Punjabi Taliban leader dies but threat still looms large in Pakistan

09:34, August 30, 2010      

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By Syed Moazzam Hashmi &Shahzad Wazir Infighting between two groups of an infamous militant organization "Punjabi Taliban" had left eight dead including leader of the group Usman Punjabi, but the growing threat of rebrand terrorists still looms large in the country plagued by devastating floods and terrorism.

Usman Punjabi was central figure in kidnapping of two former Pakistani intelligence officers and a British journalist, in North Waziristan tribal areas of Pakistan and was nominated in several incidents of terrorism across Pakistan.

The two groups of Punjabi Taliban disputed and killed each other in a bloody clash over the work distribution on Saturday evening in Haji Muhammad Kot area of troubled North Waziristan, about 65 kilometer from Wana. Six militants including group leader Usman Punjabi were killed while two people lost life from the disputing group of militants generally comprising ethnic Punjabi speakers from eastern Punjab province, local sources told Xinhua.

The killed militants were activists of the Punjabi Taliban group also infamous as "Asian Tigers", a splinter group of disbanded extremist Sunni sectarian organizations Lashkar-e- Jhangvi and Sipah-e-Sahaba and jihadi rebrand Jaish-e-Muhammad.

Previously unknown, Punjabi Taliban and its leader Usman Punjabi were famed after he had been named in kidnapping of three important people on March 26 this year. One of the abducted men Khalid Khawaja, a former Pakistani intelligence agency, Inter- Services Intelligence (ISI) operative was killed by Punjabi as government failed to meet kidnappers' demand. Khawaja's body was found on April 30 in Karam Kot, 7 kilometers south of Mirali in North Waziristan.

Probably, Khawaja had been killed for his offer of organizing Taliban's talks with government, local analysts believe, as it might have raised suspicions about him. A note was reportedly found on Khawaja's body saying that he was working for Americans and anybody working for them would find the same fate. Khawaja had been persuading Taliban to give up suicide bombing and stop attacking in mainland Pakistani cities.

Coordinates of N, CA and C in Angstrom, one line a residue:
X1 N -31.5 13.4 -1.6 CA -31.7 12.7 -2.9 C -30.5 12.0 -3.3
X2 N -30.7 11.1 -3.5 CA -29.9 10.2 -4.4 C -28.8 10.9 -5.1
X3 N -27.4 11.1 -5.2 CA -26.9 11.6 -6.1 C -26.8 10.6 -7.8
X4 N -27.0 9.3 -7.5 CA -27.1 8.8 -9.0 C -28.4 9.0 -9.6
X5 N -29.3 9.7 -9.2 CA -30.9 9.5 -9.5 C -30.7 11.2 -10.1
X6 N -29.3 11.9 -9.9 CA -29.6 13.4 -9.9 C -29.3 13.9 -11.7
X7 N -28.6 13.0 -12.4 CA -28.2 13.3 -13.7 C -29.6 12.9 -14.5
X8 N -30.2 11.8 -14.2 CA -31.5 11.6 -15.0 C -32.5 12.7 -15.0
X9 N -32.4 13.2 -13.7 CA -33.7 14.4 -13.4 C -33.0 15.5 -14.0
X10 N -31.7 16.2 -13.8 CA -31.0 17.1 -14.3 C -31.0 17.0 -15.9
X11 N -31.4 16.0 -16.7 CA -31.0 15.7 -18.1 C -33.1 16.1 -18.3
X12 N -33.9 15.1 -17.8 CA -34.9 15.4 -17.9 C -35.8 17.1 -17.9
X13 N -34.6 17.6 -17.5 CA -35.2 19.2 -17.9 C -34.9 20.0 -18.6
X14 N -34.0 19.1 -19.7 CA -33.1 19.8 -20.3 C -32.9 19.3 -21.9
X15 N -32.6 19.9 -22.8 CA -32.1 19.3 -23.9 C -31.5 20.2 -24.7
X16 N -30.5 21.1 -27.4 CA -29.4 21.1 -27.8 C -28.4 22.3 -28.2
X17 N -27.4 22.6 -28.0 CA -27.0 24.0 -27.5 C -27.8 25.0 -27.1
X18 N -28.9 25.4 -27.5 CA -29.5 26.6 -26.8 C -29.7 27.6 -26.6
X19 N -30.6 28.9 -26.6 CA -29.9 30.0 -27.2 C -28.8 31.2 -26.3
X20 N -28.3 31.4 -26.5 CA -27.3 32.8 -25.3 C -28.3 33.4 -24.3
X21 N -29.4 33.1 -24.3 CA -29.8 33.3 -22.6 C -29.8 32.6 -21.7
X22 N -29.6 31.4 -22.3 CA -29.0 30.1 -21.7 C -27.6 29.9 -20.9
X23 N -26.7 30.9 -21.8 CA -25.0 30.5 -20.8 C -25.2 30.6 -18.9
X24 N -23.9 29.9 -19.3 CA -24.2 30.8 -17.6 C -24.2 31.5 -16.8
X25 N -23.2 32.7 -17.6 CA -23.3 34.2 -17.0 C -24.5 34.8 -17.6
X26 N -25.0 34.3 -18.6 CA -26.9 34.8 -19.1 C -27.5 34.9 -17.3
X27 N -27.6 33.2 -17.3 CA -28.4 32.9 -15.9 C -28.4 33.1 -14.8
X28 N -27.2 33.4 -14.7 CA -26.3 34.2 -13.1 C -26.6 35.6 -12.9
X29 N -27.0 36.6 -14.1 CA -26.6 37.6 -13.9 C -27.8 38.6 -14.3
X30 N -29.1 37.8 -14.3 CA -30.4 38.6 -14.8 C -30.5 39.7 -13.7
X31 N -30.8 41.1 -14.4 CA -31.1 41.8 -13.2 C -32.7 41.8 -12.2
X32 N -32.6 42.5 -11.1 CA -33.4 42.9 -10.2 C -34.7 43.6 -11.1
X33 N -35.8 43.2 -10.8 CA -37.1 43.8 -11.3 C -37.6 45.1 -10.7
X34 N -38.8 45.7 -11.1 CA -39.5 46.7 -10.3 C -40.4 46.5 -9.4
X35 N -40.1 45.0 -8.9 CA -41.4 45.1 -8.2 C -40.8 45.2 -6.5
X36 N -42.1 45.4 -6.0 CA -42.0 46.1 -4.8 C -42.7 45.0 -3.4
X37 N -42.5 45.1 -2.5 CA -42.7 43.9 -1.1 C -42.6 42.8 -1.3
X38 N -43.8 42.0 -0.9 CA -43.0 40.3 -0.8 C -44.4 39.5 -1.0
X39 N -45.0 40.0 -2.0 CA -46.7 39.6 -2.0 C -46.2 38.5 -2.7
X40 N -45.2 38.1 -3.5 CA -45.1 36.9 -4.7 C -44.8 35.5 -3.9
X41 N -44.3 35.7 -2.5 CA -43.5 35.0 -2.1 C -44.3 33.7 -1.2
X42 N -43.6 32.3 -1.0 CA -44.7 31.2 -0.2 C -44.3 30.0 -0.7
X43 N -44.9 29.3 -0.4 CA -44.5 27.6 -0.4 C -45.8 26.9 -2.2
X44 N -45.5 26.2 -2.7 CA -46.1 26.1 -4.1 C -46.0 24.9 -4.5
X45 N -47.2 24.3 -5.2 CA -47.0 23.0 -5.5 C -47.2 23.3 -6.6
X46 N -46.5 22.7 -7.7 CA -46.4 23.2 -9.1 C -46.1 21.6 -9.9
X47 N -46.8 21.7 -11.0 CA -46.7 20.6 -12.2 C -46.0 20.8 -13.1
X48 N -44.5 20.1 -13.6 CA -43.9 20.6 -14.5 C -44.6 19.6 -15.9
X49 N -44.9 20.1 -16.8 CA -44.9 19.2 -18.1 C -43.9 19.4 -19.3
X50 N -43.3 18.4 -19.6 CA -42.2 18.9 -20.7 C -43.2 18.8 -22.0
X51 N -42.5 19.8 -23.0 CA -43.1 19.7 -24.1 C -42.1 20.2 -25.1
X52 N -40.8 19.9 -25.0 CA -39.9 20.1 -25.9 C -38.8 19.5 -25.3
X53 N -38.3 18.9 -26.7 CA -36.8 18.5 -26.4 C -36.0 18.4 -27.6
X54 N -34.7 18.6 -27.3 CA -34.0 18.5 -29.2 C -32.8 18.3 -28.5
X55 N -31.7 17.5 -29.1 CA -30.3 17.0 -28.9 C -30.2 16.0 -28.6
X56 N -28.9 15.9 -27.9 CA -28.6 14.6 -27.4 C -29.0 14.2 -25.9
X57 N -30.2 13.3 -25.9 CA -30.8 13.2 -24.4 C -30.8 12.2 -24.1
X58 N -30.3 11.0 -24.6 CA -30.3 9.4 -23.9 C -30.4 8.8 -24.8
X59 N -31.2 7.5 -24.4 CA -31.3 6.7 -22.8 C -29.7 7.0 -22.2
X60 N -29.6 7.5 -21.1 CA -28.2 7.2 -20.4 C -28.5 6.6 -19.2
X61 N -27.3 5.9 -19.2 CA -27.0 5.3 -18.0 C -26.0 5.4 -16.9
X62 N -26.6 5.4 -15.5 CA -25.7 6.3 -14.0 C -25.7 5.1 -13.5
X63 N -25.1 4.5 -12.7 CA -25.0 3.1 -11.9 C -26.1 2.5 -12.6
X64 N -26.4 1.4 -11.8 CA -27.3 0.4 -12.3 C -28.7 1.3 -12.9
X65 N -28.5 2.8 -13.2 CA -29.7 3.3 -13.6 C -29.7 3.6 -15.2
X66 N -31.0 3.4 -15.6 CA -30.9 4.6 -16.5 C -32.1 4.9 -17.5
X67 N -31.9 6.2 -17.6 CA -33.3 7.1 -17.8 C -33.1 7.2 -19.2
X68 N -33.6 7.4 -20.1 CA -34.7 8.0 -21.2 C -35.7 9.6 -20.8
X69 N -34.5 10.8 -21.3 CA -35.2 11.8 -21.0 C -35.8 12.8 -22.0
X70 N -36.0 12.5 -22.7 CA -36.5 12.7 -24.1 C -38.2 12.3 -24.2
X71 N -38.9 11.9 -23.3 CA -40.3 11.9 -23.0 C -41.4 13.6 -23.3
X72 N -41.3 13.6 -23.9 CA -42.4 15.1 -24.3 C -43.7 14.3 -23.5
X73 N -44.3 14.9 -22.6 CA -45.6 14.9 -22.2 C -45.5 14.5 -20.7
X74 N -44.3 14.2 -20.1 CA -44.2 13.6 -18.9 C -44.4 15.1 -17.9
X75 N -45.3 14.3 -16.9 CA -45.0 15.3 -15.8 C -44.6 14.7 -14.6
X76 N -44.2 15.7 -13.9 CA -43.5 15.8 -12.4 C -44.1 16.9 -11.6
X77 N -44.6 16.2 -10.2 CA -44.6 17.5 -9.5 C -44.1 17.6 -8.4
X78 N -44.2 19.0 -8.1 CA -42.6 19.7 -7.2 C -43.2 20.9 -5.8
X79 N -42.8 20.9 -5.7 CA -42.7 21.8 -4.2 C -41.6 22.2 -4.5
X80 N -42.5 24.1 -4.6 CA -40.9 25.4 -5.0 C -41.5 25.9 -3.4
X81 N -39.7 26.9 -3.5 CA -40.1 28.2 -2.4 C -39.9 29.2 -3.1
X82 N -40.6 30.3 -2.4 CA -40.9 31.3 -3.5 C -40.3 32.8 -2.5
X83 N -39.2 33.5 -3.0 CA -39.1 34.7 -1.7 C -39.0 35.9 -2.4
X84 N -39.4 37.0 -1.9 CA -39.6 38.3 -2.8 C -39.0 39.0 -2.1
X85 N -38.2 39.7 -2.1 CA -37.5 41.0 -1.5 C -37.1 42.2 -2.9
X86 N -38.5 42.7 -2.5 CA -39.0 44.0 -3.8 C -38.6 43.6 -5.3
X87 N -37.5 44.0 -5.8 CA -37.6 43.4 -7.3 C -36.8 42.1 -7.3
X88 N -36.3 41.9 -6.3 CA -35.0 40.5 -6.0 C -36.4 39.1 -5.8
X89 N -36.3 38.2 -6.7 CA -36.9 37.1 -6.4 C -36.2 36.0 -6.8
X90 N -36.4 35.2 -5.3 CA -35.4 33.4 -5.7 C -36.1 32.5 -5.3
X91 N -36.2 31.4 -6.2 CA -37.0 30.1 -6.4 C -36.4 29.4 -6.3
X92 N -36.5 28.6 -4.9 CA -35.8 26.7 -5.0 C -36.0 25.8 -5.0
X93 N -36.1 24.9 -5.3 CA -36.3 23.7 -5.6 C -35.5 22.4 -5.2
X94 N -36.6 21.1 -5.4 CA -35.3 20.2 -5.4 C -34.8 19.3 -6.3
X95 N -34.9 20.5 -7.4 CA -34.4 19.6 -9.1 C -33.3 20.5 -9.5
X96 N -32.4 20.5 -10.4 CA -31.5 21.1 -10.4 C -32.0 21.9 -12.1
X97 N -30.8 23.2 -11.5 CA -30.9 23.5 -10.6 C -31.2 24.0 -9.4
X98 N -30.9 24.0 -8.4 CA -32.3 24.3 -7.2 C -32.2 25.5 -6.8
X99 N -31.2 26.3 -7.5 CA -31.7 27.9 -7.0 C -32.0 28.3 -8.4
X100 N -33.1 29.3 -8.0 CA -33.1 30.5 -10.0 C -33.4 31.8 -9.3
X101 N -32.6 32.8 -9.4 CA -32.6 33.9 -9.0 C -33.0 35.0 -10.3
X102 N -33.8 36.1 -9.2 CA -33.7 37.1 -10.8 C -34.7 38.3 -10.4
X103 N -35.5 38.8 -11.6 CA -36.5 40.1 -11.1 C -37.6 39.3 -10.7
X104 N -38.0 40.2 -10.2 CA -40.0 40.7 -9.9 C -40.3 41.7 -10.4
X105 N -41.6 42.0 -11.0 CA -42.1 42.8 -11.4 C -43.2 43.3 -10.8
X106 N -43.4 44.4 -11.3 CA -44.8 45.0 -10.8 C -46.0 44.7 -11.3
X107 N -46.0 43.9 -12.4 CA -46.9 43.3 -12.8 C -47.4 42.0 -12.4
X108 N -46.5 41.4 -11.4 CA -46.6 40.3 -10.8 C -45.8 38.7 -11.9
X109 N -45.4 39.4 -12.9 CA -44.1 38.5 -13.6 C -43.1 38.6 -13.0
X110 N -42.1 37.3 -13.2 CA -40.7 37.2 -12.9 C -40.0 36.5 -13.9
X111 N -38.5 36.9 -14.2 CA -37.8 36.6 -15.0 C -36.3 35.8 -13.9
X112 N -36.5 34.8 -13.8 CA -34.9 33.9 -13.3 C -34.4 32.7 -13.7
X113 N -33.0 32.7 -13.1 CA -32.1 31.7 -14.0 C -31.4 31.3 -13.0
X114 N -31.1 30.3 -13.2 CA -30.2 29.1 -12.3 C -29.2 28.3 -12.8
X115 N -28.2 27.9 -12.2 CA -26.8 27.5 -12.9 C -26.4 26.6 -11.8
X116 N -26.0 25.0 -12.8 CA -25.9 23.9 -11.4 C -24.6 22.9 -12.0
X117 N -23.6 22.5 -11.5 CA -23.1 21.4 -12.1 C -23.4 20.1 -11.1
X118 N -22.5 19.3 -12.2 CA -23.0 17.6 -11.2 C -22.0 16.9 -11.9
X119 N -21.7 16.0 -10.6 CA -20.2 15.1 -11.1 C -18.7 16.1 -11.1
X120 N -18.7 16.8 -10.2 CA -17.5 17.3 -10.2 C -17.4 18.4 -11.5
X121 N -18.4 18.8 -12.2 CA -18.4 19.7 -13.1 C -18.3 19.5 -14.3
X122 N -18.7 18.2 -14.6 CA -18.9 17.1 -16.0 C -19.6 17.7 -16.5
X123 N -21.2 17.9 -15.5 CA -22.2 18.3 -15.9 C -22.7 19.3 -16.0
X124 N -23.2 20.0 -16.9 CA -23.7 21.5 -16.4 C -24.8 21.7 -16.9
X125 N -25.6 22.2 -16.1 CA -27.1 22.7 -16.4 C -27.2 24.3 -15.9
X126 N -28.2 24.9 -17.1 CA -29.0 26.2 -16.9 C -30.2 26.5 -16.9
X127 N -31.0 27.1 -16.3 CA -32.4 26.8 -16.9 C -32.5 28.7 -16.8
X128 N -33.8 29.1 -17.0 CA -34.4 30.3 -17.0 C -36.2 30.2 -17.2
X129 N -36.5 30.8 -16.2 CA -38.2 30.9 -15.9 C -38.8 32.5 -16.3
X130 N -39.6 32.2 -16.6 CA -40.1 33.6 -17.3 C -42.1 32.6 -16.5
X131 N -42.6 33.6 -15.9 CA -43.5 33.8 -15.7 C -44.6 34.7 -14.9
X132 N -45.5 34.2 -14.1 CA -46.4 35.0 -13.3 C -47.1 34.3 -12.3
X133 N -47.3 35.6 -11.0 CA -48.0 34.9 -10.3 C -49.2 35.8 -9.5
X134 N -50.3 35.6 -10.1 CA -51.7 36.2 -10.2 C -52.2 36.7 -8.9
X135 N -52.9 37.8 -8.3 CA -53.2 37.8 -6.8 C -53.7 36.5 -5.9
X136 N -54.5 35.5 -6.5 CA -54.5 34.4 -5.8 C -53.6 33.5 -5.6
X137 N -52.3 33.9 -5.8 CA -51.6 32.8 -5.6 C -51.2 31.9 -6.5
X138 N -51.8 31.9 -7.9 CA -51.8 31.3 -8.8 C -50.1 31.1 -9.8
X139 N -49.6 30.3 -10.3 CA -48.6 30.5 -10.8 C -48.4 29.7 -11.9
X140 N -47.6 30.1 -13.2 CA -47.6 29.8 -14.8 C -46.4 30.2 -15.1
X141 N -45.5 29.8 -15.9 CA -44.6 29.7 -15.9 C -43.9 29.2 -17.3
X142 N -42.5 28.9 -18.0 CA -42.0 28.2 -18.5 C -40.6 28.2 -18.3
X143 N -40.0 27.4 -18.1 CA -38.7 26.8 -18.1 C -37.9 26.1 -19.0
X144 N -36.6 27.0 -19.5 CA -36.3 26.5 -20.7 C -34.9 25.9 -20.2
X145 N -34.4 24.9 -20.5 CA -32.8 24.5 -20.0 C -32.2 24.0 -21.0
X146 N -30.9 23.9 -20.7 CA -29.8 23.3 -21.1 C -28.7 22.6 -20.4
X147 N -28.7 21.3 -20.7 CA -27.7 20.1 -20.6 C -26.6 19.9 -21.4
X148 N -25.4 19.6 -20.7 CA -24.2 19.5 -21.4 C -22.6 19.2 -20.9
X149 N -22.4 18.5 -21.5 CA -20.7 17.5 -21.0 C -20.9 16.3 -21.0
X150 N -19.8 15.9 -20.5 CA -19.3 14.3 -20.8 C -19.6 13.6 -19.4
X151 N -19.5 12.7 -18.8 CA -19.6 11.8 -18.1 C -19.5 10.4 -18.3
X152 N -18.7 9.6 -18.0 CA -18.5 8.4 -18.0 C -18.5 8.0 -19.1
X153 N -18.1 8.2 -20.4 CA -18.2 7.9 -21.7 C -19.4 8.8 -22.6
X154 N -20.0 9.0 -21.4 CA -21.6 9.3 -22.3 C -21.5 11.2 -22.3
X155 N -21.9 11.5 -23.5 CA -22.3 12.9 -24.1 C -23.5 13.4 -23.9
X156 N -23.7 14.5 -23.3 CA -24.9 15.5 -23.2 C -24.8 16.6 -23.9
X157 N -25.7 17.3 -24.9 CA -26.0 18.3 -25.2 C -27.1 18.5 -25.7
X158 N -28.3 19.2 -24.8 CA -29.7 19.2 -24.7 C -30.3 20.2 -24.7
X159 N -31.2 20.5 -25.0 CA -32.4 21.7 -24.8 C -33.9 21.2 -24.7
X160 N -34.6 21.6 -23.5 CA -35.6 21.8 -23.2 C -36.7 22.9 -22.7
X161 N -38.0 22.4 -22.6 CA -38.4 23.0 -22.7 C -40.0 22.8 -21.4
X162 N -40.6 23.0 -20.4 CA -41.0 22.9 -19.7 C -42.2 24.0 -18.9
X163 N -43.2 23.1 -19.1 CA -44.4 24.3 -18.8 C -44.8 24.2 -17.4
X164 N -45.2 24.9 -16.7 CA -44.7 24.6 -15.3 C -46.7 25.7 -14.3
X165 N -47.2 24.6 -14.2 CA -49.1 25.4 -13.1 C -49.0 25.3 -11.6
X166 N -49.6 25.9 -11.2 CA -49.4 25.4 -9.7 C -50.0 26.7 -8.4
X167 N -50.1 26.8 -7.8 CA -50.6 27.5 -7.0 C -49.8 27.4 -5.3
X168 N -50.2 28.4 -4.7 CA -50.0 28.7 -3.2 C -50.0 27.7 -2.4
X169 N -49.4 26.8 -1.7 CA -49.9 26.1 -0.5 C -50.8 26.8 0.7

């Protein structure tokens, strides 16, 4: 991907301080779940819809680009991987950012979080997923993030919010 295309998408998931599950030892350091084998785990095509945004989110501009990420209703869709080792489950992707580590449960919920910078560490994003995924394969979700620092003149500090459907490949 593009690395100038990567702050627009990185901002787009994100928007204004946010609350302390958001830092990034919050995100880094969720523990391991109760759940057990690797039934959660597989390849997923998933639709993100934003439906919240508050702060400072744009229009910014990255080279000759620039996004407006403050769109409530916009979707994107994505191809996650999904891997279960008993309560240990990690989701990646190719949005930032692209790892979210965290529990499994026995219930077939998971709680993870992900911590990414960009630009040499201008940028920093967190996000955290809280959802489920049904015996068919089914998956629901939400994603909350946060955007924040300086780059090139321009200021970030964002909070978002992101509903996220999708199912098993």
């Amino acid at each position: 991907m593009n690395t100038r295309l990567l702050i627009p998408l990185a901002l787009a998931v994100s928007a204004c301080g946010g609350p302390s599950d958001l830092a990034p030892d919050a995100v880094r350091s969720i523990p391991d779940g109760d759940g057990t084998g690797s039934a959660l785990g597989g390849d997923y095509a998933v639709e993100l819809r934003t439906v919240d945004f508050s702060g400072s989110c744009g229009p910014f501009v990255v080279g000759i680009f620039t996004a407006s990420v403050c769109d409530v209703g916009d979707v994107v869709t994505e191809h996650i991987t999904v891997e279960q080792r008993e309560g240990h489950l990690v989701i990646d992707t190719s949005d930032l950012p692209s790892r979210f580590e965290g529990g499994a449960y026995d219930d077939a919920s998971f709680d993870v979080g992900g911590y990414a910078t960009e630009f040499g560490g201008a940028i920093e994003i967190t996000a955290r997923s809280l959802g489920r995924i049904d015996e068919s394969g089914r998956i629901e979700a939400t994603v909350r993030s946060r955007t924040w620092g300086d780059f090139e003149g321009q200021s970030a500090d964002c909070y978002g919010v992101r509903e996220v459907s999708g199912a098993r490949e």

Taliban frequently execute people on suspicion of espionage in the tribal areas of Pakistan. On Saturday evening two sons and a pedestrian were killed as shop of a local resident Shahbaraz Khan was destroyed in a bomb blast in Angorada, Waziristan tribal area.

The other two including former ISI officer Col. (retired) Amir Sultan Tarar alias Col. Imam and British journalist of Pakistani origin Asad Qureshi were released on May 6. It was not known whether any ransom was paid or what had led to their release. Militants had demanded U.S. 10 million dollars in ransom for the British journalist, but keeping mum about Col. Imam.

The Punjabi Taliban phenomenon is seen as a growing threat in the country. Pakistani government had accused them of conducting various terrorist incidents including the July 1, triple suicide bomb attacks on "Data Darbar", a widely revered 11th century Sufi saint shrine in eastern city of Lahore. Over 50 people were killed and another 200 injured in the widely condemned incident.

The group was also held responsible for attack on visiting Sri Lankan cricket team in Lahore on March 3, 2009 and bombing of Ahmadi temples in May 28 this year in Lahore that killed over 100 people and a number of other subversions. However, a spokesman of Punjabi Taliban has denied the allegations.

According to Pakistani Interior Minister Rehman Malik, 44 percent of the 20,000 madrassas or religious seminaries in Pakistan are located in Punjab province. The Pakistani government has banned 29 faith-based extremist or jihadi organizations. 729 of the 1,764 people on government's most wanted list also are from southern part of Punjab, the stronghold of extremist militants.

Washington had also expressed serious concerns over the growing threat of Punjabi Taliban in Pakistan, particularly with reference to the U.S. led war against terror in the rugged northwest tribal areas of Pakistan.

Source: Xinhua


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